Sunday, May 16, 2010
The Social Network Controversy: Part 1 - The Overall Marketplace
Social networking is no longer a passing fad, it's a serious communication tool
(rather addictive and somewhat time-consuming in nature) that provides a relatively easy (one-size-fits-all) means of staying in touch with each of your friends, most of your relatives, some of your acquaintances, many of your business associates, all of your fans, and even a smattering of strangers who share your common interests.
On Facebook alone, approximately “60 million individual status updates” are posted daily by users of the service.
If you think that’s a huge number, try swallowing this: “If Facebook were a country it would be the third largest in the world.”
Those figures are part of some rather staggering statistics about social networking and media, which were gathered from the video below that is based on the book “Socialnomics” written by Erik Qualman. Take a look for yourself.
In the past several days, quite a bit of controversy has been brewing over social networking sites, in particular Facebook and some ongoing privacy concerns.
It’s no secret that admissions departments in colleges and universities gather information about applicants from online social networking sites, and it’s been currently estimated in this competitive job market that 95 percent of all HR departments visit social network pages to round out a more complete profile from a job-seeking applicant.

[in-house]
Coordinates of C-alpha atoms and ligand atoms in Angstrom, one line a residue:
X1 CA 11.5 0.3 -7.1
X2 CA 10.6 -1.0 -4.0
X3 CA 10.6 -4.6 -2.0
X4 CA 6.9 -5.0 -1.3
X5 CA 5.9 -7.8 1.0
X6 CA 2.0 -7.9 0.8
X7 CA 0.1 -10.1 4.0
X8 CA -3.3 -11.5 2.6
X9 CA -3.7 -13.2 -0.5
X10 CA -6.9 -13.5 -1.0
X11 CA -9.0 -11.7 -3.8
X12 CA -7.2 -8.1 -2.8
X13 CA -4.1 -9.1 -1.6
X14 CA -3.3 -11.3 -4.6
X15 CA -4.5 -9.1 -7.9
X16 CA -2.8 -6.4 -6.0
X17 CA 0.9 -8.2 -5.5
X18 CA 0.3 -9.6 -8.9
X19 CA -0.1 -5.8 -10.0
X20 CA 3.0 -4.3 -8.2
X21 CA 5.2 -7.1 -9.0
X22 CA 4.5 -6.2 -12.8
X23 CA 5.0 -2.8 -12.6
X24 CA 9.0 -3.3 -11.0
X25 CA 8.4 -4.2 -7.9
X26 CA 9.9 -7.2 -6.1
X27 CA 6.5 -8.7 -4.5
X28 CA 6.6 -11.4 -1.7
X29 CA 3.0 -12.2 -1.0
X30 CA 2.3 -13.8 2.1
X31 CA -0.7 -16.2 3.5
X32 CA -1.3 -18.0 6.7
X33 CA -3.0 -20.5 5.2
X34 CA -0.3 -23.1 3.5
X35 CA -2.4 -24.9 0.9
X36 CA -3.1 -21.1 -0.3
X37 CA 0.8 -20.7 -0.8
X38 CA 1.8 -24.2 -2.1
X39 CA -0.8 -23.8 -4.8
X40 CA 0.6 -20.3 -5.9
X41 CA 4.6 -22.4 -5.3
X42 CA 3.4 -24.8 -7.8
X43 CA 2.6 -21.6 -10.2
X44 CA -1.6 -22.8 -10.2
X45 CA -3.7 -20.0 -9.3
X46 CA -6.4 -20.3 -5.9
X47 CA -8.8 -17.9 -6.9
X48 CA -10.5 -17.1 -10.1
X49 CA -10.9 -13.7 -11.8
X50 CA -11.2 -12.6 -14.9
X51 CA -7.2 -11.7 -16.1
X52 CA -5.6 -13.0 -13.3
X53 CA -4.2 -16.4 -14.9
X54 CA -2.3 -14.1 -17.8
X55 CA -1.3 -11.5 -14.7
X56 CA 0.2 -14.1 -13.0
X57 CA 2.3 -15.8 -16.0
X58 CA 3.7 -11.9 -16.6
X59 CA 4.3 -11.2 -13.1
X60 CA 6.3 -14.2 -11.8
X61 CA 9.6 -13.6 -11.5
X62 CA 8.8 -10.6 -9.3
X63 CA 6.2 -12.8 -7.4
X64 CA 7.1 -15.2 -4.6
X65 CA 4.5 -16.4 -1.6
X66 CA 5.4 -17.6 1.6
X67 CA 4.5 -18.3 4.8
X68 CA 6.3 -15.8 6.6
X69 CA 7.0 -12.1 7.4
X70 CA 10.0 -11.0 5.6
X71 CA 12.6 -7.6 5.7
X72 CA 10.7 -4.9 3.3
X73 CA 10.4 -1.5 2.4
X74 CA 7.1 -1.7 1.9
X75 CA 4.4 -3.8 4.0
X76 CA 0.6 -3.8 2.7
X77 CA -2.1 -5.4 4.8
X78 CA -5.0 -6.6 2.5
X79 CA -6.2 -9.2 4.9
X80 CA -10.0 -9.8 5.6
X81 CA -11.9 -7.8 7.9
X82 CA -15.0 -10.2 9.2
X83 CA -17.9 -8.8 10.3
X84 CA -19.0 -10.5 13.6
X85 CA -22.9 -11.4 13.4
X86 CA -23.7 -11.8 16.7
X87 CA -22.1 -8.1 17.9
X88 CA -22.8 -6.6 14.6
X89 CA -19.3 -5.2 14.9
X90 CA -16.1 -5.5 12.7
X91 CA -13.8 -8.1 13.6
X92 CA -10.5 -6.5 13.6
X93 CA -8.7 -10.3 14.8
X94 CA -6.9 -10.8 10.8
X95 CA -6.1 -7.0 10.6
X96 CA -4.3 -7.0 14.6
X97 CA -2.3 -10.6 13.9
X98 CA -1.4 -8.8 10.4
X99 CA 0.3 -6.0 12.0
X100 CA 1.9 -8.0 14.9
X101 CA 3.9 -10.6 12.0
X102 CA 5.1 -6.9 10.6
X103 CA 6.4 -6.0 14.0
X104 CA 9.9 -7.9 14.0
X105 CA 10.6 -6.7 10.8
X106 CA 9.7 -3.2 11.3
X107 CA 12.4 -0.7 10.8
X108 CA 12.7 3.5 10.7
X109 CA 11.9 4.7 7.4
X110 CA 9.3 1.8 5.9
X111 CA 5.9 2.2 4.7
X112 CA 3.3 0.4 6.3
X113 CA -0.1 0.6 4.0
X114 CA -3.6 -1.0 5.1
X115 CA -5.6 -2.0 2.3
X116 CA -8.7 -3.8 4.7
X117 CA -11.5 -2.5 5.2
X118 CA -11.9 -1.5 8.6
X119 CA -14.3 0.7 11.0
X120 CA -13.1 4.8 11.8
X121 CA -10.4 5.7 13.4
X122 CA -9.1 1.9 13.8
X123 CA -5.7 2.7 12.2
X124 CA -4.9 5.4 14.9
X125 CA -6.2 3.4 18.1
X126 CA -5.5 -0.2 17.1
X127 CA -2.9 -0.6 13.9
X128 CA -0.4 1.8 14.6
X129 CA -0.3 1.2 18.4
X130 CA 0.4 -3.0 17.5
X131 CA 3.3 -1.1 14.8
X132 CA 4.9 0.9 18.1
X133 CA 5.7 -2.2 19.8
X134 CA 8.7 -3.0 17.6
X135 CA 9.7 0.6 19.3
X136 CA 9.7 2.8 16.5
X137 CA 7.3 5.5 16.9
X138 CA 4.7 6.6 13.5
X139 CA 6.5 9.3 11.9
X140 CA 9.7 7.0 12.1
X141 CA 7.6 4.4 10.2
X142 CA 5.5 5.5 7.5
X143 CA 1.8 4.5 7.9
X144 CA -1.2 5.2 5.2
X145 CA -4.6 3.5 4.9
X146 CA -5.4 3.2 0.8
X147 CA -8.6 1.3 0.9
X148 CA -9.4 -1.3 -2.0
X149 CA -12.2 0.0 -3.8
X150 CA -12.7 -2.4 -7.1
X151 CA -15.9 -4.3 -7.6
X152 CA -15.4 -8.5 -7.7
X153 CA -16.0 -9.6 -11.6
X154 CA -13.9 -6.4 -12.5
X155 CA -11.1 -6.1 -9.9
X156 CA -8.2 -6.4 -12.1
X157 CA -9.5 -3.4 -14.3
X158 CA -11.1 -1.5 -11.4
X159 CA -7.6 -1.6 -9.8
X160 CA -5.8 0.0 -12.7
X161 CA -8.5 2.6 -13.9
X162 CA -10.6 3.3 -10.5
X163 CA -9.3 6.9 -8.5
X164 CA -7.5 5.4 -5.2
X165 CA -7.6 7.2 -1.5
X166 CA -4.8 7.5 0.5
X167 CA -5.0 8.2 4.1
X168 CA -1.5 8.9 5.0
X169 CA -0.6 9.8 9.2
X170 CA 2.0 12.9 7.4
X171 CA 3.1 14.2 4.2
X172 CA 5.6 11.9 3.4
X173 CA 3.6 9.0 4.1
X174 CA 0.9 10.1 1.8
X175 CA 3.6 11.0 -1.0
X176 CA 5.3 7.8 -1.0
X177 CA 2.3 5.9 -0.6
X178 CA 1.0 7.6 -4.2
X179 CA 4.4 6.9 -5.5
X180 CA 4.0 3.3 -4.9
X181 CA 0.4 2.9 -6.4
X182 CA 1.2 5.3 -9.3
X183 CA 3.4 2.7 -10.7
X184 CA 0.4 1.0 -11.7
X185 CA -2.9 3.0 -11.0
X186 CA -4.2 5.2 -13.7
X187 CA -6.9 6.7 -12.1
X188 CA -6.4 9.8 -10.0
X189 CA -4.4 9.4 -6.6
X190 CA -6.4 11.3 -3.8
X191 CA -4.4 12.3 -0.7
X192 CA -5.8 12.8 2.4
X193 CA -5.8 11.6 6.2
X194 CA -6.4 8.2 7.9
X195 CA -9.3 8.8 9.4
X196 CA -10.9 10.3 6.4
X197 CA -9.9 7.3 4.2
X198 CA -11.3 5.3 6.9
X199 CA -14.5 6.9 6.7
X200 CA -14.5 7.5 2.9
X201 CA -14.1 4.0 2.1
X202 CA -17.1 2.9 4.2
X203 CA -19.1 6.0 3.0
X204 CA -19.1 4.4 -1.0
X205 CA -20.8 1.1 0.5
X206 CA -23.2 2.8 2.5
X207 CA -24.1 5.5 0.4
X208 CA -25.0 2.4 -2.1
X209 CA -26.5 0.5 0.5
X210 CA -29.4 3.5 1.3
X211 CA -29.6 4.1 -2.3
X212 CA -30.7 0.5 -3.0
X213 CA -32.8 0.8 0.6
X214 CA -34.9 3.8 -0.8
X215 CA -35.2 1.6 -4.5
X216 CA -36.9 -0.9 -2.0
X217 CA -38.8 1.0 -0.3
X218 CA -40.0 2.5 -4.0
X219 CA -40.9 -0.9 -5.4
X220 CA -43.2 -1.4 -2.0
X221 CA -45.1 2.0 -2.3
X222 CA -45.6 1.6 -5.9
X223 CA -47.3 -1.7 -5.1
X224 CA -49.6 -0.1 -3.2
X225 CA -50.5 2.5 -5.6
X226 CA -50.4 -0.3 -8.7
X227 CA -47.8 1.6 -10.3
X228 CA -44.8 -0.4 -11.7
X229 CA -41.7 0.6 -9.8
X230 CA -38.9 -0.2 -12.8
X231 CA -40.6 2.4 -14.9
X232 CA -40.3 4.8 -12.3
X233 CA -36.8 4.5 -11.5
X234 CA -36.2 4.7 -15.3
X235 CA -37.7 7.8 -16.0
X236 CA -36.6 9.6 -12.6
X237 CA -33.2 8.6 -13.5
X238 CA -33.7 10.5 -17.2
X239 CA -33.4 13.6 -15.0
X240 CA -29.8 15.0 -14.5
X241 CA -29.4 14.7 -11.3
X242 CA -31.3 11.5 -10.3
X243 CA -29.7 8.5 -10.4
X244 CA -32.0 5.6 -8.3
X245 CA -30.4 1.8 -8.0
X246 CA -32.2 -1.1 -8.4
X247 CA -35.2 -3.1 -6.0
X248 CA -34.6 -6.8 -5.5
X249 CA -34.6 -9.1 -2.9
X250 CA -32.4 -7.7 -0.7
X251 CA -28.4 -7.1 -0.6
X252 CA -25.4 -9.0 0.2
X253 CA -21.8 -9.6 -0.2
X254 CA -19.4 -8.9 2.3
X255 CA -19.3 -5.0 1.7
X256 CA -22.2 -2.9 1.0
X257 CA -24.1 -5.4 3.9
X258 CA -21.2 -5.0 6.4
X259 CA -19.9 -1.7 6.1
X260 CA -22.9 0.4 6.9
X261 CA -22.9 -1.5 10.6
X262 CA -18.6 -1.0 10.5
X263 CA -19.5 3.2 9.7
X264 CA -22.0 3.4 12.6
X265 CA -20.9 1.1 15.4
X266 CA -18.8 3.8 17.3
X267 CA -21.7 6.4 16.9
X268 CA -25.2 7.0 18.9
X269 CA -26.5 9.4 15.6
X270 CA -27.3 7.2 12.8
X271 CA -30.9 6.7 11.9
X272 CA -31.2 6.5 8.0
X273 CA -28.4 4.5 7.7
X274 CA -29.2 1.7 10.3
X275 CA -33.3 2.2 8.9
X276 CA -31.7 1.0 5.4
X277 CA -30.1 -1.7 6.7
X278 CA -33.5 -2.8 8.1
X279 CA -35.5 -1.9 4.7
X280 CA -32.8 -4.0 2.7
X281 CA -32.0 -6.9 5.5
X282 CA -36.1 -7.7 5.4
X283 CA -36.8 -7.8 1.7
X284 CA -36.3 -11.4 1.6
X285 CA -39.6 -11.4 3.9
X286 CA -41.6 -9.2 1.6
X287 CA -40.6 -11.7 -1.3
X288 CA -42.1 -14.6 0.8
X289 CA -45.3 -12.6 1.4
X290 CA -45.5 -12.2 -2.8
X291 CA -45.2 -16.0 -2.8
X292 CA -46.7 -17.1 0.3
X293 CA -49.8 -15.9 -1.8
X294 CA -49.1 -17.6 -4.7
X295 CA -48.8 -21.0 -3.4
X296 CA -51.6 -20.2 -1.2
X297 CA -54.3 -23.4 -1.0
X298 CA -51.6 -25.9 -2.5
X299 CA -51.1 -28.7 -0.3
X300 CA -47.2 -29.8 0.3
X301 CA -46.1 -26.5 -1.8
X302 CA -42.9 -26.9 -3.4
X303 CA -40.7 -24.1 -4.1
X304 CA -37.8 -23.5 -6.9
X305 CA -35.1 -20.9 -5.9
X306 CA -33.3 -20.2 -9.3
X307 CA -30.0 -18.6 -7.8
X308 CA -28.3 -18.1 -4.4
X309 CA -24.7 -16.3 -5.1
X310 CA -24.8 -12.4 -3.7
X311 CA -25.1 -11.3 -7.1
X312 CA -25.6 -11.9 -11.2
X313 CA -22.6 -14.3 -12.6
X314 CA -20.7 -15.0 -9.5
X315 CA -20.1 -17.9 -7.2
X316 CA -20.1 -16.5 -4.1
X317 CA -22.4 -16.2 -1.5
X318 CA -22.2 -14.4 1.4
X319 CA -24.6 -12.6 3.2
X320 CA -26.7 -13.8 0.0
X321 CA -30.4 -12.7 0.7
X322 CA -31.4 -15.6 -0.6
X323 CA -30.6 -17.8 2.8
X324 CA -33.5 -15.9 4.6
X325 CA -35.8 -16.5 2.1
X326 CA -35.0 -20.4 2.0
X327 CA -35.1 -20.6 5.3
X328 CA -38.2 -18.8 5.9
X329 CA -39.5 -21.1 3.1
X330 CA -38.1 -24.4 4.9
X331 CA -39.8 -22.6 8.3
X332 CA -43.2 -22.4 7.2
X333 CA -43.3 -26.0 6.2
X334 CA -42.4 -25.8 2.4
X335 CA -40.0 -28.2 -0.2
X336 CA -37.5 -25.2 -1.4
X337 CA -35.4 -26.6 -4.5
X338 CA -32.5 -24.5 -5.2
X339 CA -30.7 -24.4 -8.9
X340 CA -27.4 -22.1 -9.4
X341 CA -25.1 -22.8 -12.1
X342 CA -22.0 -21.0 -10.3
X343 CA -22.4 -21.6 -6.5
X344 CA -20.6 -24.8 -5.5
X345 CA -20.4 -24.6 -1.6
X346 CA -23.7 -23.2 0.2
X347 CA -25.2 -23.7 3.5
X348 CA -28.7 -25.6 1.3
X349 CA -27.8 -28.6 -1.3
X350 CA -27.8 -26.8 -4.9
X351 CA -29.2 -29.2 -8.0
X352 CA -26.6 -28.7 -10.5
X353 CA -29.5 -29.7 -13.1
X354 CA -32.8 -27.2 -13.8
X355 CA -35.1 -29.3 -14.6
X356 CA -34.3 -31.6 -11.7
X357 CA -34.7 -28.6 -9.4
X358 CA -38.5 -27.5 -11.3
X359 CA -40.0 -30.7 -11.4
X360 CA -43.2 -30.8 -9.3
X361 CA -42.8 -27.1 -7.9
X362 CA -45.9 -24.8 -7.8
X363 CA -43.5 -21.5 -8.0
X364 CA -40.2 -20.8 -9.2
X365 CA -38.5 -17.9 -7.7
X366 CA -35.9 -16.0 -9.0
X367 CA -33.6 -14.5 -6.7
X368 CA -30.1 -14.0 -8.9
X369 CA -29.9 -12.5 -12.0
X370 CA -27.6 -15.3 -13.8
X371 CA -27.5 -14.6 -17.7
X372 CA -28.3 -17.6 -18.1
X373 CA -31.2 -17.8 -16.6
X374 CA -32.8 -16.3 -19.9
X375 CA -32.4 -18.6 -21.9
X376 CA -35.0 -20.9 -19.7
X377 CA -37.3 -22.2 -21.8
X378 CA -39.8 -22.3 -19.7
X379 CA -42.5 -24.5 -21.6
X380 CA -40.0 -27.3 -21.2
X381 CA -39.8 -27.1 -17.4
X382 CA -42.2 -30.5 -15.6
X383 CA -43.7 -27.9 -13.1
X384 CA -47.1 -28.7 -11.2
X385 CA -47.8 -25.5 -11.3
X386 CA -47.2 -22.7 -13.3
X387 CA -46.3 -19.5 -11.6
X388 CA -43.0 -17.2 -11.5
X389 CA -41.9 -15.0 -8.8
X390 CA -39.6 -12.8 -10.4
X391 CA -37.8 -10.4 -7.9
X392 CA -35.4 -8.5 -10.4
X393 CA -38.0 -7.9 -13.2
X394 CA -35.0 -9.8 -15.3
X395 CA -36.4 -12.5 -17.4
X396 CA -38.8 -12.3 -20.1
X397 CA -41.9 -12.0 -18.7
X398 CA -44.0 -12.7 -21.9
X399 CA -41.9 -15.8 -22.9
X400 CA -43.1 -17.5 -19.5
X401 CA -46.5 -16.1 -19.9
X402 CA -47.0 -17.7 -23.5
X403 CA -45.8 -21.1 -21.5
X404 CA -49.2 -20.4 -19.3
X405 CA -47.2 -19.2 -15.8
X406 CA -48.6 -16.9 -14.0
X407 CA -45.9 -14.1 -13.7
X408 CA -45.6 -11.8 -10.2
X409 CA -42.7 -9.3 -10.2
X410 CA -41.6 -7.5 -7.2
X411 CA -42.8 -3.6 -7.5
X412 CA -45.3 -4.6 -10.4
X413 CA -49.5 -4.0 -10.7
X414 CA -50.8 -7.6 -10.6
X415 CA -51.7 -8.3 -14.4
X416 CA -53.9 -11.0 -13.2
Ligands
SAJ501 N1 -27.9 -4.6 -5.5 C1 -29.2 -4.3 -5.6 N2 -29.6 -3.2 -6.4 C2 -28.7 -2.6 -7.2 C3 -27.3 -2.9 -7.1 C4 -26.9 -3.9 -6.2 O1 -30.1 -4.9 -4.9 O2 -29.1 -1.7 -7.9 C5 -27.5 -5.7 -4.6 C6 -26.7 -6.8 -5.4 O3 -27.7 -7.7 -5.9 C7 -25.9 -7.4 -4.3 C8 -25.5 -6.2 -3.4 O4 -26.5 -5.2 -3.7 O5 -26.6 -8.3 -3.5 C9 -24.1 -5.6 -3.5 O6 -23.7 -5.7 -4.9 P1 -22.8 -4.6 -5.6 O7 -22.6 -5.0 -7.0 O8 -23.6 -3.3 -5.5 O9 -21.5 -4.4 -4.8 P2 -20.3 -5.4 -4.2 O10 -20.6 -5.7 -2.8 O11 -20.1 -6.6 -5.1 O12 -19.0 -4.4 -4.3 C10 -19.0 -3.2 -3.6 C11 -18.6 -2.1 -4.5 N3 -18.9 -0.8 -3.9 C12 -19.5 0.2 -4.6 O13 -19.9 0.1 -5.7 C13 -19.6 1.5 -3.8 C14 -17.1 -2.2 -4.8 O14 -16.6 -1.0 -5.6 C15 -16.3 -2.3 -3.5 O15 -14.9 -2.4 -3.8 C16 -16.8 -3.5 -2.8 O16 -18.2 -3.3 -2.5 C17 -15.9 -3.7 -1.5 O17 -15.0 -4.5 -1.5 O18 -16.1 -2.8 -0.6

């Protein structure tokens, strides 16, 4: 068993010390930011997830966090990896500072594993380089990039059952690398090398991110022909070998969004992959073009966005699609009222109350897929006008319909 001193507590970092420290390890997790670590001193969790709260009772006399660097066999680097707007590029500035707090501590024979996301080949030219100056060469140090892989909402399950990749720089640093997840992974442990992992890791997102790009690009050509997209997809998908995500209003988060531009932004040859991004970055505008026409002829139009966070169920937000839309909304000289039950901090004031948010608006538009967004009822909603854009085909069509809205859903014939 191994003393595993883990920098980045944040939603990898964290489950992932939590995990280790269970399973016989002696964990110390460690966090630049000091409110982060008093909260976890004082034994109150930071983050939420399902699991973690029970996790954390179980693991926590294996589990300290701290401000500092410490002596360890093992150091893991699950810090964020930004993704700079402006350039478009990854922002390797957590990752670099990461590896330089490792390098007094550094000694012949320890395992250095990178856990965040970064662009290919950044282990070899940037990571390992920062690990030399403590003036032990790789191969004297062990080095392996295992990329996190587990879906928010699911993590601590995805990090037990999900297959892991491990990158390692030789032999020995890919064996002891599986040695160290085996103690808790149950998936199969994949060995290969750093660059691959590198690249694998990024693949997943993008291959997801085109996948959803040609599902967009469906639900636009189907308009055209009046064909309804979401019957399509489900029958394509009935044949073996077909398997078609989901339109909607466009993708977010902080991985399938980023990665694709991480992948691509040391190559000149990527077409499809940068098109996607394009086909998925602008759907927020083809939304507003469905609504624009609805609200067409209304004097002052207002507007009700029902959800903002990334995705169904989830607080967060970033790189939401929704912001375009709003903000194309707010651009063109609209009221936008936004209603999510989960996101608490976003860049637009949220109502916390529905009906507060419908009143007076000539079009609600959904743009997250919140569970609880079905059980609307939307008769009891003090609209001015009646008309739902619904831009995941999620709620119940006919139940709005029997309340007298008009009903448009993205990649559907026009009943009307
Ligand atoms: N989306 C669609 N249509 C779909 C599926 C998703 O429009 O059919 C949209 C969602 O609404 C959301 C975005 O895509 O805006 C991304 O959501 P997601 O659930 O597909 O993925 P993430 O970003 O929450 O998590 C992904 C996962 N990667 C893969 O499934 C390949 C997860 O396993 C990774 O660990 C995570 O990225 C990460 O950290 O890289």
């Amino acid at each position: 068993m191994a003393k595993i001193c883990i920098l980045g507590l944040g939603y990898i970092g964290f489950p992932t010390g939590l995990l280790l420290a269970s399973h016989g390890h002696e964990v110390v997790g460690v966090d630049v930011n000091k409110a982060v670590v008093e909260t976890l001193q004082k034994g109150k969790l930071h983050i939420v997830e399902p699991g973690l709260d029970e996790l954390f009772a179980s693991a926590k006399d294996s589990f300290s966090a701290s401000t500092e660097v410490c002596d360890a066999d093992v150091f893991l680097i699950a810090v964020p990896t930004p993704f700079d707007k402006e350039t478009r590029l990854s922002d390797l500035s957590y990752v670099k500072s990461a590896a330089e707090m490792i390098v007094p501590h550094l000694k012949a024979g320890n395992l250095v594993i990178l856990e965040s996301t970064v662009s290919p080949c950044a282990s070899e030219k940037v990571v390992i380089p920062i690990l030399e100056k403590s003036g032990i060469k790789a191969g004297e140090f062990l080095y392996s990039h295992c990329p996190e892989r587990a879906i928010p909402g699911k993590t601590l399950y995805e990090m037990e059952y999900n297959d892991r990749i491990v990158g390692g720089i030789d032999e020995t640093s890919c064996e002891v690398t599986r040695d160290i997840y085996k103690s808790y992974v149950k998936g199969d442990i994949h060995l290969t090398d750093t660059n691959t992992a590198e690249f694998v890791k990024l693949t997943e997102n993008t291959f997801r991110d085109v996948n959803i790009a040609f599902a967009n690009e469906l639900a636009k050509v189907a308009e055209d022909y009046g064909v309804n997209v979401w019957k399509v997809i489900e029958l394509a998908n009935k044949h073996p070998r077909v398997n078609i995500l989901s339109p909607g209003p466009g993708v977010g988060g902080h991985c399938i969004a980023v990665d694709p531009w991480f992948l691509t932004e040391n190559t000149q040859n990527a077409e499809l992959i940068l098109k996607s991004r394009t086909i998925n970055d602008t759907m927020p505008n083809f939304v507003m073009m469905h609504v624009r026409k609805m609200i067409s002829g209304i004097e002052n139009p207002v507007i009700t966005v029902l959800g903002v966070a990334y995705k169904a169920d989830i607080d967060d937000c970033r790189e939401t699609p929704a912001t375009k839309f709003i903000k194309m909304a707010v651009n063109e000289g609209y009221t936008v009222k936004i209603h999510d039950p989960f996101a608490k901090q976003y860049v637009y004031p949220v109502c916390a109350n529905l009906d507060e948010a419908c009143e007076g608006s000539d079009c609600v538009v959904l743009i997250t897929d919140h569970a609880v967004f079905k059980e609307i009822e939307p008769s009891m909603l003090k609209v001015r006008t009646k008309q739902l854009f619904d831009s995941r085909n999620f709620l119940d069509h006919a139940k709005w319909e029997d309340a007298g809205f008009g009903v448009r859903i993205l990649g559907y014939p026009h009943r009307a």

Now comes some new information to add to the mix.
Investigative journalist, Charles Feldman for KNX 1070 (CBS Newsradio - Los Angles/Orange County/ Southern California) has raised some serious concerns regarding the use of personal information (about you) gleaned by trolling “data mining companies,” who ultimately sell your personal statistics and opinions and market that information to others as a “proprietary product.”
In Feldman’s four part series, “ Think Before You Friend!” which includes some additional raw audio footage, he takes listeners on an “Orwellian” adventure exposing how banks, lending institutions, real estate agents and even potential landlords are using information about you that they find online through social networks.
You can listen to Feldman’s excellent eye-opening report by following this link.
Now, does anyone care to hide under a rock?
Stay tuned, there are actions you can implement to take charge of your online image.